BLOOMINGTON, Ind. -- The Indiana University Board of Trustees has approved a plan to relocate and renovate the IU Metz Carillon to the center of the IU Bloomington campus as an IU Bicentennial initiative.
When it was built in 1970 and dedicated by then IU President John Ryan in 1971, the Metz Carillon was an impressive musical instrument containing 61 bells, which allowed for a five-octave performance range, rare among carillons. But its present remote and impractical location -- with no space for comfortable audience seating -- meant it was rarely used for performances. Additionally, over its nearly 50 years, the present carillon tower has badly deteriorated due to weather and other factors.
By moving it to the center of campus adjoining the IU Arboretum, which is nestled between the Herman B Wells Library, the School of Public Health-Bloomington and other prominent university buildings, large audiences will once again be able to enjoy regular concerts and recitals on the instrument by the IU Jacobs School of Music.
The Jacobs School and the Bloomington campus will also revive the tradition of inviting distinguished carillonneurs from around the world to perform on the instrument. It will also be rebuilt with particular attention to performer safety and weather protection.
Carillons date back to medieval times, when they provided music at religious and other festivals as well as warnings in case of danger. Over several centuries, renowned composers have developed a large musical repertoire for the carillon.
There are about 600 carillons worldwide, with about 60 at universities and colleges in the U.S. As part of the relocation and renovation, the Metz Carillon will be upgraded with four new bells, bringing the total to 65 bells and making it a grand carillon, one of fewer than 30 in the world and one of only a handful nationwide. This, in turn, will make the instrument fully functional and capable of playing a substantial and important part of repertoire that it can't presently play.
"The upgrade and relocation of the Metz Carillon as part of IU's bicentennial celebration revitalizes and renews the Metz Foundation's original vision for the carillon that began during the IU sesquicentennial celebration in 1970," said IU President Michael A. McRobbie. "I am delighted that this superb instrument will once again become a central part of musical life on the IU campus. It will open up a whole new area of music where our students, faculty, staff and visitors will have a wonderful new opportunity to experience the renown of our talented Jacobs School of Music faculty and students."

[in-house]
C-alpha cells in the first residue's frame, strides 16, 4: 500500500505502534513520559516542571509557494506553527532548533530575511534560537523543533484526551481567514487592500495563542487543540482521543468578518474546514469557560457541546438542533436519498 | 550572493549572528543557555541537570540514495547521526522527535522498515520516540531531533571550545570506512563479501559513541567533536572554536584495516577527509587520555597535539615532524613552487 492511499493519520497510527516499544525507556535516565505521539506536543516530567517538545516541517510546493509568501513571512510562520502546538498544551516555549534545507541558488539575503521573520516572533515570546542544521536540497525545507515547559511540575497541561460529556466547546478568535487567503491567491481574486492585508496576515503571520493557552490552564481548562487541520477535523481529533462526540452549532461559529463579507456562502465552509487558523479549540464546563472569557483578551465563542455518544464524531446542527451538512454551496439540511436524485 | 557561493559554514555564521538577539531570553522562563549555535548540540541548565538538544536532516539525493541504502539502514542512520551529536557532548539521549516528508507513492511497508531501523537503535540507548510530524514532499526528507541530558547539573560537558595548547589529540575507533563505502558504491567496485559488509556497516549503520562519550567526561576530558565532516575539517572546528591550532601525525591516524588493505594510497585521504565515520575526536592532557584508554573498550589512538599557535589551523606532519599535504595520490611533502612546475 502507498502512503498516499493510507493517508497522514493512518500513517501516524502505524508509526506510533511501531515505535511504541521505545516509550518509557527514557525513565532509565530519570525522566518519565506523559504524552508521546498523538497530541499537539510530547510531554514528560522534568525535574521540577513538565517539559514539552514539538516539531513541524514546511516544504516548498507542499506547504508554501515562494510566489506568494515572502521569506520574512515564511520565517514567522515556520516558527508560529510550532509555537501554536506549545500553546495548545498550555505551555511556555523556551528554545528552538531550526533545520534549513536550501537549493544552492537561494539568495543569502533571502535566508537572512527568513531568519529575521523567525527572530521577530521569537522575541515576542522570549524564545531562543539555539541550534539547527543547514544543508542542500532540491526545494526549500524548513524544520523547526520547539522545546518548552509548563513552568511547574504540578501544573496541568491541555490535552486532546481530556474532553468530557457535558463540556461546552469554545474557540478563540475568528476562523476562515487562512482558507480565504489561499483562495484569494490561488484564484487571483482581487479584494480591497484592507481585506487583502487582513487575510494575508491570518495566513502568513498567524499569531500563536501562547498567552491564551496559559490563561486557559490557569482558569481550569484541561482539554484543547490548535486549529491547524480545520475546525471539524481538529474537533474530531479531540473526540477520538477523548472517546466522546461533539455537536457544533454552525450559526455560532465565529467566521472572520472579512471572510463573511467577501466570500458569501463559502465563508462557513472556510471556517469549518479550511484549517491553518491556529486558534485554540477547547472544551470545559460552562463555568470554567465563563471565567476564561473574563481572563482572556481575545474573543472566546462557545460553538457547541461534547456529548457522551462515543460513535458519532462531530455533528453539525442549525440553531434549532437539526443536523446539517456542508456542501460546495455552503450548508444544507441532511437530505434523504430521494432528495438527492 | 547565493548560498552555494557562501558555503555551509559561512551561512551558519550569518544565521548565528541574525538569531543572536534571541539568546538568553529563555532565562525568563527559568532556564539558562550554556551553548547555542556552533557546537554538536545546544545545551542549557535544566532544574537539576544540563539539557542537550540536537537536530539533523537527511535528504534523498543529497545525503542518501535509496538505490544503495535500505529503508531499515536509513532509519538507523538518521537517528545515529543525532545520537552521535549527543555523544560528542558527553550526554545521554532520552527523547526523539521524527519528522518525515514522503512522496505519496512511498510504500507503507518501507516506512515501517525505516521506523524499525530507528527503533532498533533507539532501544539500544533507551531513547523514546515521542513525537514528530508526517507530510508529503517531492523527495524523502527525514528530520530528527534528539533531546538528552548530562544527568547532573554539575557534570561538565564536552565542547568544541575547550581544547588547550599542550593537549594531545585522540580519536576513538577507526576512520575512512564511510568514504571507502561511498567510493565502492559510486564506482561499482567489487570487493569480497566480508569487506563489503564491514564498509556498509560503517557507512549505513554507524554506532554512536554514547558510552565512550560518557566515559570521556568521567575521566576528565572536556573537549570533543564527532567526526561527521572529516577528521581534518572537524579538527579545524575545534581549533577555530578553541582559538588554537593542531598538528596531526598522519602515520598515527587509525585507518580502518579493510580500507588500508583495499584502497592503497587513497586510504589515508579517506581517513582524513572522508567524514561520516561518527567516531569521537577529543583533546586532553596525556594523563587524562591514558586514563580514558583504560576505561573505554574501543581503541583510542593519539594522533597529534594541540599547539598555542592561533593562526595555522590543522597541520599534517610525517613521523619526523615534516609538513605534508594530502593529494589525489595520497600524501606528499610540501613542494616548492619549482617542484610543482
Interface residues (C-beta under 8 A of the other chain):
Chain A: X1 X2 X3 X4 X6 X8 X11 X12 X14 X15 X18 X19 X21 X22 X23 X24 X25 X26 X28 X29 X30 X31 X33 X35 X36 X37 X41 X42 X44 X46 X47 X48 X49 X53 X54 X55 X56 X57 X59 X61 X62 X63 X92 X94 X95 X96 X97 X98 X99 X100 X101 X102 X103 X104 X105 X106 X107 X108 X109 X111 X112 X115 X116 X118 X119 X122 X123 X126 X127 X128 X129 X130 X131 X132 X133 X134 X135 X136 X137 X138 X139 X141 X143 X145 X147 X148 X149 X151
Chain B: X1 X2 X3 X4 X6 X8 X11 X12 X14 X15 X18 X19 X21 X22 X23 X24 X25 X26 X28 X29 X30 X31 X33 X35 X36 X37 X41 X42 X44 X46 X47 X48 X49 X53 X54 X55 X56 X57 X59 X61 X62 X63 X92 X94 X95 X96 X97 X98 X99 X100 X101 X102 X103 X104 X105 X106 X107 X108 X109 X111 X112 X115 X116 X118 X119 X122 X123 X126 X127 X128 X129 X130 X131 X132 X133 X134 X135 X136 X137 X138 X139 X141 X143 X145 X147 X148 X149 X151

The carillon is named for Arthur R. Metz, a successful doctor who served for many years as the personal physician to Philip Wrigley, head of the Wrigley Co., and to the Chicago Cubs. Throughout his life, he consistently supported IU, funding scholarships, contributing instruments to the Jacobs School of Music and serving as a member of the IU Foundation Board.
The original bells on the Metz Carillon were crafted by Royal Eijsbouts bell foundry in the Netherlands, the world's premier manufacturer of carillon bells. Each bell was inscribed with quotes about music from American and English authors.
"While the Metz Carillon has a commanding presence and proud history, it is an often overlooked and underappreciated treasure on our IU Bloomington campus, primarily because it is only rarely played," said IU Jacobs School of Music Dean Gwyn Richards. "The decision to move and restore this majestic instrument as part of IU's bicentennial celebration will ensure the revival of what has long been one of this campus's most beautiful and inspiring musical traditions, while providing students, faculty, staff and distinguished guests of the Jacobs School of Music an opportunity to experience the carillon in all of its grandness and amazing sound."
At the request of then-Chancellor Herman B Wells, who worked with Metz, the following quote was added to the largest bell in the carillon: "These carillons are a tribute to the memory of Dr. Arthur R. Metz, distinguished physician and student benefactor whose loyalty and dedication to his alma mater shall perpetually reverberate by means of this symbol throughout the campus he loved."
The relocation and renovation of the Metz Carillon will be funded by the Metz Foundation and other private sources.